He was on his way out in his home in Abuja about 4 years ago when he slipped and fell down the marble staircase. My mother found him unable to put his weight on his leg and when examined, they found he had an open fracture of both his tibia and fibula (the 2 lower leg bones). He was flown to London for surgical repair and then had to learn how to walk again. He went stir-crazy and sent my poor mother up the wall by refusing to do anything. He must have been depressed and scared because he refused to co-operate with physiotherapy for many days and just wanted to be left alone despite claiming he had never felt any pain except at the moment he broke the leg. When he finally made it out of bed and was confident enough on crutches, he was sent home with the plan to use the crutches for 6 weeks until the wound was fully healed. He called me 2 weeks later to ask permission as a doctor to ditch the crutches. I asked what the Consultant Orthopaedic Surgeon had instructed and he brushed off my question and insisted he was fine to walk. I refused to give him the go ahead to go crutch-free so soon. It didn’t make the slightest difference. To my mama’s misery, he threw out his crutches and was back to walking in no time. He is now almost back to pre-fracture vigour and only if you look closely will you notice that when he has to step down when walking, he hesitates ever so briefly as the memory of his accident comes back to him.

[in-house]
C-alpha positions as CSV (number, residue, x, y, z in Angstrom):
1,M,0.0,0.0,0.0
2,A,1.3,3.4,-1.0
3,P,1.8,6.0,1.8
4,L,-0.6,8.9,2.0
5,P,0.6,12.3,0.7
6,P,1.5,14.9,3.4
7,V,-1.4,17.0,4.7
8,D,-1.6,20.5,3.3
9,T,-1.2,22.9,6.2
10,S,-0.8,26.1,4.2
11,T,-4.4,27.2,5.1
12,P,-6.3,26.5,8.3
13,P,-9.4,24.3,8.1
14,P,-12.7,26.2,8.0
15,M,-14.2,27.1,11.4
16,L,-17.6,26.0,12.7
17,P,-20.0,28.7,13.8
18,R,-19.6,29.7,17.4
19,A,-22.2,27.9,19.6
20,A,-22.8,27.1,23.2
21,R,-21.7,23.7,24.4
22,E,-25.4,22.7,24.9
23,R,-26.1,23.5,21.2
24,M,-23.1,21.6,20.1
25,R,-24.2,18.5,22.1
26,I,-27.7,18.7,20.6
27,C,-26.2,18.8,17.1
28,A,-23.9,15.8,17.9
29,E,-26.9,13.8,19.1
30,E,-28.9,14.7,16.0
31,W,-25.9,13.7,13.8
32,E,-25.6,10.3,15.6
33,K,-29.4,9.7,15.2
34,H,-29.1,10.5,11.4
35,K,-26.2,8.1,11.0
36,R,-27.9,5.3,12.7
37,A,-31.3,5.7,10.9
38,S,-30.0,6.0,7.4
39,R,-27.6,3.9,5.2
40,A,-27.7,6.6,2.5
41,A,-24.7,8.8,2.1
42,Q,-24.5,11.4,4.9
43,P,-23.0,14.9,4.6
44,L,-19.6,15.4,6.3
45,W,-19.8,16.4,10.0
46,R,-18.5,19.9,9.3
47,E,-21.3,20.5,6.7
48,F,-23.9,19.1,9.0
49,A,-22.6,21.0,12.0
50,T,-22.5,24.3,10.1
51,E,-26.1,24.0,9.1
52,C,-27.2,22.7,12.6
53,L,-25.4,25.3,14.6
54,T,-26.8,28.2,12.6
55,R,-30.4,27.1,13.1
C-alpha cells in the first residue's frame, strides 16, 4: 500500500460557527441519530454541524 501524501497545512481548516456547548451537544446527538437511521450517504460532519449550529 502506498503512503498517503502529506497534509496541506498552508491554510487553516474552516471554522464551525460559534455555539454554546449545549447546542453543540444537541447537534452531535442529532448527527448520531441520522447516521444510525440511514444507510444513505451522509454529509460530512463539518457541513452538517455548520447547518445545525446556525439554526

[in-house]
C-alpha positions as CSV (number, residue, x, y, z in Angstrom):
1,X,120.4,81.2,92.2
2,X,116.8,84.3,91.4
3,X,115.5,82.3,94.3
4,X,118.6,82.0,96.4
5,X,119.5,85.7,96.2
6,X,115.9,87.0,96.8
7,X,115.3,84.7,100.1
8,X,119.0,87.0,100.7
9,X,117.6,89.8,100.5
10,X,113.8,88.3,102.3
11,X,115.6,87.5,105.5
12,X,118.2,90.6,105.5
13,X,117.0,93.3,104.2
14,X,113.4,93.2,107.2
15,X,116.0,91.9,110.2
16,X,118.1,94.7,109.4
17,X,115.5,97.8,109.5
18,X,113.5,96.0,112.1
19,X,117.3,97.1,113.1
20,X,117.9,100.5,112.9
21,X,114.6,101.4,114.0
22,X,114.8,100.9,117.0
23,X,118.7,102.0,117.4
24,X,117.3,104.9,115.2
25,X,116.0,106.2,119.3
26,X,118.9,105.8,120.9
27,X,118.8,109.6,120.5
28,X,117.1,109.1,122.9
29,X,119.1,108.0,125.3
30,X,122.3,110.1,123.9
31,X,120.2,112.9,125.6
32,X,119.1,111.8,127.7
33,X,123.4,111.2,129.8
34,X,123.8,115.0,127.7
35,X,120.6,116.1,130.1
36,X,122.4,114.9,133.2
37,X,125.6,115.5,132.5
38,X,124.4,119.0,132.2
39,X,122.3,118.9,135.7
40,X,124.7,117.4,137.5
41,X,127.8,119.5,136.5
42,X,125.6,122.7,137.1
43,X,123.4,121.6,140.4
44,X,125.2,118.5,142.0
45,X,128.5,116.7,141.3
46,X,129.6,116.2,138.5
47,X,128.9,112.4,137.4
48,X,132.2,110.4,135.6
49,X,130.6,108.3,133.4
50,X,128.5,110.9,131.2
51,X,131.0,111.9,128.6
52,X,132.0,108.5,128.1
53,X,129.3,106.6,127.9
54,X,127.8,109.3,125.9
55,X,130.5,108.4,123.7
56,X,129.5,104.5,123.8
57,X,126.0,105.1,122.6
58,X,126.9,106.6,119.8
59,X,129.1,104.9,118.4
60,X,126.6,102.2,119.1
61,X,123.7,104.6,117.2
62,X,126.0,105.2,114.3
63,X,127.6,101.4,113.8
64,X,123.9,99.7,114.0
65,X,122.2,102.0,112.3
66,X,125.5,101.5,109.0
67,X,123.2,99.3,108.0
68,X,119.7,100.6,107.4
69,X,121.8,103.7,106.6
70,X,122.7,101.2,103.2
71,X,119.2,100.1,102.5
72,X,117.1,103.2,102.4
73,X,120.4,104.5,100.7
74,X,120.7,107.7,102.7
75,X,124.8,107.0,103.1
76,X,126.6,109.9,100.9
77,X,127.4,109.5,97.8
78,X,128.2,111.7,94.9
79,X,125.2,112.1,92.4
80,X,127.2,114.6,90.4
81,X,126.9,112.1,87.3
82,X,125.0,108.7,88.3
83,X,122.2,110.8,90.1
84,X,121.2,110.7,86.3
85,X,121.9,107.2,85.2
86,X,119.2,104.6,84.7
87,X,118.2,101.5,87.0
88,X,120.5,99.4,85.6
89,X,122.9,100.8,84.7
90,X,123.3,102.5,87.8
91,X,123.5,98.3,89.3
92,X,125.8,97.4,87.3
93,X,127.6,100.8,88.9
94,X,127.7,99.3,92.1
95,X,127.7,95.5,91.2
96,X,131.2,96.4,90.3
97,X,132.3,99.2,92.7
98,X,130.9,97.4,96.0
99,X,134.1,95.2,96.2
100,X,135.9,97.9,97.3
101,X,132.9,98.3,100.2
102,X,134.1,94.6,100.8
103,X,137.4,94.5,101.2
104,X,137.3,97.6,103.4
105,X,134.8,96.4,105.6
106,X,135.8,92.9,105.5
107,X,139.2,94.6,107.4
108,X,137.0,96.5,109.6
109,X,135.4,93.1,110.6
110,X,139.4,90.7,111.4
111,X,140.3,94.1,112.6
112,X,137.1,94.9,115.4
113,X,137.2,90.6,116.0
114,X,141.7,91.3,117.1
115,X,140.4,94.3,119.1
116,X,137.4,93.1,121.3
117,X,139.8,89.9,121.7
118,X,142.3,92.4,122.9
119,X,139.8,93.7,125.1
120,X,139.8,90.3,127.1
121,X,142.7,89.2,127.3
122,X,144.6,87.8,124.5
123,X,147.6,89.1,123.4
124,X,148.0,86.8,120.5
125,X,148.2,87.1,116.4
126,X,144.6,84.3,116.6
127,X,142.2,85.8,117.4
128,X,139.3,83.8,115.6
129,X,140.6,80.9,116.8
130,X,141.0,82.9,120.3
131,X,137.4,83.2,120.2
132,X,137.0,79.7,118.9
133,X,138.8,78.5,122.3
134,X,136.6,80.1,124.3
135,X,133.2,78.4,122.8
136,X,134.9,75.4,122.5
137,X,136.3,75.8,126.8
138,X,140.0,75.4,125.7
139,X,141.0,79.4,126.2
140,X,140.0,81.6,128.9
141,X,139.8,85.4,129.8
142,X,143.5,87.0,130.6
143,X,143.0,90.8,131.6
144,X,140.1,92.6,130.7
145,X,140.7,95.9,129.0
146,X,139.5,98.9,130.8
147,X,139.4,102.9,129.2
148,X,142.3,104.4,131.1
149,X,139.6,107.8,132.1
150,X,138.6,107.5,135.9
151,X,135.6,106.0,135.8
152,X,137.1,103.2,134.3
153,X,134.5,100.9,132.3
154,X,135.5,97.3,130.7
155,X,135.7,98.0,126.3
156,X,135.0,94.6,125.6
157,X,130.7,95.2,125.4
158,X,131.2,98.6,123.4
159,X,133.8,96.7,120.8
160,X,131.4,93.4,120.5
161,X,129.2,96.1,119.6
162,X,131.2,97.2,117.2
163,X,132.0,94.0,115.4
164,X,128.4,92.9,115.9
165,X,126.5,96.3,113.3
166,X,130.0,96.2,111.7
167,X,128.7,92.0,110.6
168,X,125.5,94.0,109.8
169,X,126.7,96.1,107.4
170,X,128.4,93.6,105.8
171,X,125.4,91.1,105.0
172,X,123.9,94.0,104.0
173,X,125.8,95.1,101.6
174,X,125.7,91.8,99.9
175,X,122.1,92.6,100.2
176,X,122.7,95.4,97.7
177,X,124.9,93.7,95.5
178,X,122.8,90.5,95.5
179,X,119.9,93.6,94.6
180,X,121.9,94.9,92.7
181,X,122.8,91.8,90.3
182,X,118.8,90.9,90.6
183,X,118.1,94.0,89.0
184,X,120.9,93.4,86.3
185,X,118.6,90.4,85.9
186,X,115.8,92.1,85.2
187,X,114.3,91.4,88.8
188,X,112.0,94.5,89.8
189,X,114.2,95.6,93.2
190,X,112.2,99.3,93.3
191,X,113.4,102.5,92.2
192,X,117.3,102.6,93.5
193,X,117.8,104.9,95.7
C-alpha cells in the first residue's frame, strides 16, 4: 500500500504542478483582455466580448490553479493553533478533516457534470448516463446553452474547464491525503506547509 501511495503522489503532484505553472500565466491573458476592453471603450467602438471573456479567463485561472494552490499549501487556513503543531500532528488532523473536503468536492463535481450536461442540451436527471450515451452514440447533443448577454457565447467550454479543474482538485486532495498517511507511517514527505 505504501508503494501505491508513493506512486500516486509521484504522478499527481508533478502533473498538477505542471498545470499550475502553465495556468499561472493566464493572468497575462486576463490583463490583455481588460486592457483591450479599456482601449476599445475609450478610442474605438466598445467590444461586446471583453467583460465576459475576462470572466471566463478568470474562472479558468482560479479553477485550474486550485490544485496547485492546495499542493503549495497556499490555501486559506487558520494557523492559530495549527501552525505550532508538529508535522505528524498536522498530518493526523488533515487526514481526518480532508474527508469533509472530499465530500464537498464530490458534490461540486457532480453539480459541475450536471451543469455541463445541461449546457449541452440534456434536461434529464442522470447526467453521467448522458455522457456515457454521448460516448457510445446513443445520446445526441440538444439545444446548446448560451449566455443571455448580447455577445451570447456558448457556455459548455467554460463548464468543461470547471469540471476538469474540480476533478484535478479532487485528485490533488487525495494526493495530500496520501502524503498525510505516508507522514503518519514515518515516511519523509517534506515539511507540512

As I already mentioned in another blog, I inherited my facial features mostly from my grandmother Mammie. I did however inherit some things from my grandfather. His toes which my mum has and I have too with the funny 4th toe. Also the vein-iness of our hands and feet. All of us (my mum, sister and I) have a funny patch 2/3rd of the way of one of our eyebrows which has coarser longer haywire hairs that like to stick out rather comically. Mama studiously ignores her eyebrows and bats our hands away when we try to smooth the funny patch down. My sister gave in to the eyebrow shaping. I am resisting shaping my eyebrows and usually brush them into order but these days, there are usually 1 or 2 really stubborn long pointing hairs that I have to pluck out. A big thing I have inherited from Baba is my stubbornness. I prefer to call it tenacity, determination, decisiveness or ‘knowing what I want’. Most of the Joda grandchildren exhibit the same characteristic to one degree or the other. I have been called hard-headed a few times in my life. I never back down from an argument if I know I am right. I will do things the right way even if it will make my life awkward as long as it is right to do it that way. I would face the scariest person down if they lie about me rather than be quiet for an easy life. I will plan and work hard for years to achieve a goal or dream.